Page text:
Yugolsav President Tito flew to the Soviet Union today, intent on improving badly strained relations with the Kremin but determined not to sacrifice his country's hard-won independence.
The meeting between Tito, 87, and Soviet President Leonid Brezhnev, 72, is seen here as particularly important since, given the age of the two leaders, it could well be their last opportunity to put relations between their two countries on a stable course for the future. Concern has been expressed in Yugoslavia, which broke away from the Soviet bloc in 1948, about Soviet intentions after Tito's death.
The demotion of one of Tito's closest asides, Stane Dolanc, on the eye of Tito's departure for Moscow focuses attention on the difficulties Yugoslavia will have in assuring an orderly transition to the post-Tito era.
In a surprise announcement late Tuesday night, the official Yugoslav news agency said Dolanc, 53, who was considered by many to be a possible successor to Tito had resigned from his key post as secretary of the Yugoslav Communist Party, but was retaining his membership on the policy making party presidency.
While Yugoslav commentators hailed Dolanc's resignation as a major step toward creation of a collective leadership to the rule the country, some Western diplomats expressed concern that a dangerous power vacuum could be developing within the Yugoslav party hierarchy since, with Dolanc's demotion and the death in February of Edvard Kardelji, the chief ideologist of Titoism, there is now no obvious successor to Tito.
While Dolanc's influence has been severely curtailed, he is clearly not in disgrace since he is still accompanying Tito, as planned earlier, on the week-long visit to the Soviet Union.
Brezhnev greeted Tito at Moscow's Vnukovo Ariport today and formal talks between the two are expected to begin Thursday.
Nonalignment is expected to be one of the major topics during their talks, the first since August 1977 when Tito stopped over in Moscow on his way to Peking for his first visit to China.
Addressing Yugoslavia's parliament on the eve of his departure, Tito called on nonaligned countries to strength their independence and unity. In the past he has made clear that he believes the Soviet Union is attempting to split the nonaligned movement through the disruptive activities of Cuba and other pro-Soviet nonaligned states.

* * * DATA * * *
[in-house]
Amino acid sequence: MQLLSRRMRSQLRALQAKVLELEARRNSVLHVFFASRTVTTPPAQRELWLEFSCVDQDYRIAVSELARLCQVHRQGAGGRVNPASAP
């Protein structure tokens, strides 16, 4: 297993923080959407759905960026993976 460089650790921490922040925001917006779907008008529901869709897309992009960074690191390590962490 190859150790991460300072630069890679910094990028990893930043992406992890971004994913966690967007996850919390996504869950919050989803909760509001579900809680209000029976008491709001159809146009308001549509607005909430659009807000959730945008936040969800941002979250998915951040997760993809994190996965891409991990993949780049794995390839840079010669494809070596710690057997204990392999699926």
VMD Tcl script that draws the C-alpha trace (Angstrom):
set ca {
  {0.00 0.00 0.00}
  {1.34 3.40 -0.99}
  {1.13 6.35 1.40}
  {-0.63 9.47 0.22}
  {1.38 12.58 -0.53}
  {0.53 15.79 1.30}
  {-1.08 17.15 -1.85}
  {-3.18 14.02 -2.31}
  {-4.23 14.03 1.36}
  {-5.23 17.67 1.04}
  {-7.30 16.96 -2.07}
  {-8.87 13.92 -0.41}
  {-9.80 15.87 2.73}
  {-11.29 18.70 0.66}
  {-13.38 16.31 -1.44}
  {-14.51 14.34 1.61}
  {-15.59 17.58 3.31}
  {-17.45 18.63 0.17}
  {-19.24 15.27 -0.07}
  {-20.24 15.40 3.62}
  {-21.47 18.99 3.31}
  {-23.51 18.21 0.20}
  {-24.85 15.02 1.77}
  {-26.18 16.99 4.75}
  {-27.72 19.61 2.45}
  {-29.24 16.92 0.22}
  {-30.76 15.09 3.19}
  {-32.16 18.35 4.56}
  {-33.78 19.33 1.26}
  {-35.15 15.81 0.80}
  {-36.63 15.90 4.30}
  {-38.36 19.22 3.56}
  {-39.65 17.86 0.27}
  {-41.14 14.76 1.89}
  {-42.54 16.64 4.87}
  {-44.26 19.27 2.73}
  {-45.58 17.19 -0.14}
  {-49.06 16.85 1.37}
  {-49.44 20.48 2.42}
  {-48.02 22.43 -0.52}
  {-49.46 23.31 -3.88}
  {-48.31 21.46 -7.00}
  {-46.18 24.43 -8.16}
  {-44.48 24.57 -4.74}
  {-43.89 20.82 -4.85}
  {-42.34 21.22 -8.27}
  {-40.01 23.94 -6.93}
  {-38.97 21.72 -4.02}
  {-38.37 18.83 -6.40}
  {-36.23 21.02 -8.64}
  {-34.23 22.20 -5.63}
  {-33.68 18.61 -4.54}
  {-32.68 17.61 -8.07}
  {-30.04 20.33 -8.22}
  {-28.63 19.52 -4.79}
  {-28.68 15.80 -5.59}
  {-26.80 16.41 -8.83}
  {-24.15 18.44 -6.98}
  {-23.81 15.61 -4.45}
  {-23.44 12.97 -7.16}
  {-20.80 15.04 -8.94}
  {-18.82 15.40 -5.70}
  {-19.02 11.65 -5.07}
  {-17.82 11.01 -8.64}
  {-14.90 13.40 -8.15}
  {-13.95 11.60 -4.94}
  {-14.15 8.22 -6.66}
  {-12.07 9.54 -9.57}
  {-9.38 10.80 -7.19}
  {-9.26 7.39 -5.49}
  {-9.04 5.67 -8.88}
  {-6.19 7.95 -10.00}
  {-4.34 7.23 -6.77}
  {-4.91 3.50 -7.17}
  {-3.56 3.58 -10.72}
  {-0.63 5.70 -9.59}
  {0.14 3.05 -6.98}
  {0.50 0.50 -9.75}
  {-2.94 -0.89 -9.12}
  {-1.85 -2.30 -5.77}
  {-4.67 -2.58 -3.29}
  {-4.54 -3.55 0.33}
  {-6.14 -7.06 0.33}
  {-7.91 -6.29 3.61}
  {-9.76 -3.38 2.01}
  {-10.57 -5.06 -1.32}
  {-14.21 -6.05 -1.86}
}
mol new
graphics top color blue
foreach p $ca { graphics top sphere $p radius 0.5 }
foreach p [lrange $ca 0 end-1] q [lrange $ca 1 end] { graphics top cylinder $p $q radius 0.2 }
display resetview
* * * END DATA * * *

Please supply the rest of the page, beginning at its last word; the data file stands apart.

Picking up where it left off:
Western diplomats here expect Tito to urge Brezhnev to exert a moderating influence over Cuba before the next conference of nonaligned heads of government, to be held in Havana in September. It is feared here that Cuban attempts to persuade the non-aligned movement to adopt more overtly pro-Soviet policies would undermine one of the major pillars of Yugoslavia's independent foreign policy.
The problem facing Tito, who celebrates his 87th birthday next week apparently in the best of health, is that he has little to offer Brezhnev in return. The kind of concession demanded by the Kremin in the past, such as greater access for the Soviet Navy to Yugoslavia's Adriatic ports and particpation in Warsaw Pact ideological activtiy is simply not compatible with Yugoslavia's continued independence in the post-Tito era.
A senior diplomat representing a European country in a similar position relative to the Soviet Union said: "We can well understand Tito's dilemma. There is a great temptation for the Yugoslavs to concede as much as they can in non-vital areas. But the Russians are though negotiators. They take what you give them-and then they demand more."
It is fair summary of the trap in which Tito finds himself 30 years after breaking with Moscow. For political, economic, and ideological reasons, Yugoslavia needs good relations with the Kremin. But the price demanded by Moscow for real friendship is too high, in Belgrade's view.
The result is an endless kolo -a Balkan dance in which the partners shuttle from side to side and never really get anywhere.
The tactics Tito is likely to adopty in Moscow were reflected in his carefully constructed speech to the Yugoslav parliament yesterday to mark the swearing-in of the country's celective presidencey for a new term of office.
On the one hand, he struck a conciliatory not toward the Kremin by stressing what he describe as "the progressive character of nonalignment" and its policy of anti-colonialism. He said he was going to Moscow in pursuit of Yugoslavia's wish to develop good relations with all countries.
"The more friends a country has, the stronger it is," he said in a reference to his own highly successful meetings with leaders of countries as diverse as China, the United States, North Korea, France, West Germany, Hungary, Algeria, and Iraq over the last 18 months.
But elsewhere in his speech, Tito made clear that Yugoslvia intended to stick to its own interpretation of nonalignment as a force outside the two big powers blocs. He said nonalignment could help strengthen the independence of all countries, but only if the movement's own independence and autonomy was consolidated.
Despite making reassuring noises in public, Yugoslav officals still privately believe that the Kremin has never given up its hope of one day regaining control over their country.
In a recently published volume of very candid memoirs, a former Yugoslav ambassador to Moscow and Washington, Veljko Micunovic, cited three reasons to support this view.
First, it would make the Soviet Union a Mediterranean power for the first time in its history. Second, it would again create a monolithic socialist bloc in Europe under complete Soviet control. Third, it would put an end to talk about "independence and equality" in relations between communist parties-an idea first raised by the Yugoslavs. CAPTION: Picture, Soviet President Brezhnev, right, and Tito embrace at Moscow's Vnukovo Airport. AP